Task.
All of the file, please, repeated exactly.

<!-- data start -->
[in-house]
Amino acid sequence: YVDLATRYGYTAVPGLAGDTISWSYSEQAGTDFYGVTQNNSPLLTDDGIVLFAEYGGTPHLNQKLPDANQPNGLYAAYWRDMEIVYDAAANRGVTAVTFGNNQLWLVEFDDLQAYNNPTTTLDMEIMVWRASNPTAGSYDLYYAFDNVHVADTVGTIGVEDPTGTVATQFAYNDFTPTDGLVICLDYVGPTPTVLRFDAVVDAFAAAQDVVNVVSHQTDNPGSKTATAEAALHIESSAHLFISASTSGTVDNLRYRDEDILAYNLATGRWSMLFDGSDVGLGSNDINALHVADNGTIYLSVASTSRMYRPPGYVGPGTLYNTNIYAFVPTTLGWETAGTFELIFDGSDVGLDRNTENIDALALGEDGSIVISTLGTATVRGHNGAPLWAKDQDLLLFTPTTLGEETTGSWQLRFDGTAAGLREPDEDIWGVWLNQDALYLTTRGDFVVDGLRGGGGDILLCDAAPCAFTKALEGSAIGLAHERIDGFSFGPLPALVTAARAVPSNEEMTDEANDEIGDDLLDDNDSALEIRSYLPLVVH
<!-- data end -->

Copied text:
[in-house]
Amino acid sequence: YVDLATRYGYTAVPGLAGDTISWSYSEQAGTDFYGVTQNNSPLLTDDGIVLFAEYGGTPHLNQKLPDANQPNGLYAAYWRDMEIVYDAAANRGVTAVTFGNNQLWLVEFDDLQAYNNPTTTLDMEIMVWRASNPTAGSYDLYYAFDNVHVADTVGTIGVEDPTGTVATQFAYNDFTPTDGLVICLDYVGPTPTVLRFDAVVDAFAAAQDVVNVVSHQTDNPGSKTATAEAALHIESSAHLFISASTSGTVDNLRYRDEDILAYNLATGRWSMLFDGSDVGLGSNDINALHVADNGTIYLSVASTSRMYRPPGYVGPGTLYNTNIYAFVPTTLGWETAGTFELIFDGSDVGLDRNTENIDALALGEDGSIVISTLGTATVRGHNGAPLWAKDQDLLLFTPTTLGEETTGSWQLRFDGTAAGLREPDEDIWGVWLNQDALYLTTRGDFVVDGLRGGGGDILLCDAAPCAFTKALEGSAIGLAHERIDGFSFGPLPALVTAARAVPSNEEMTDEANDEIGDDLLDDNDSALEIRSYLPLVVH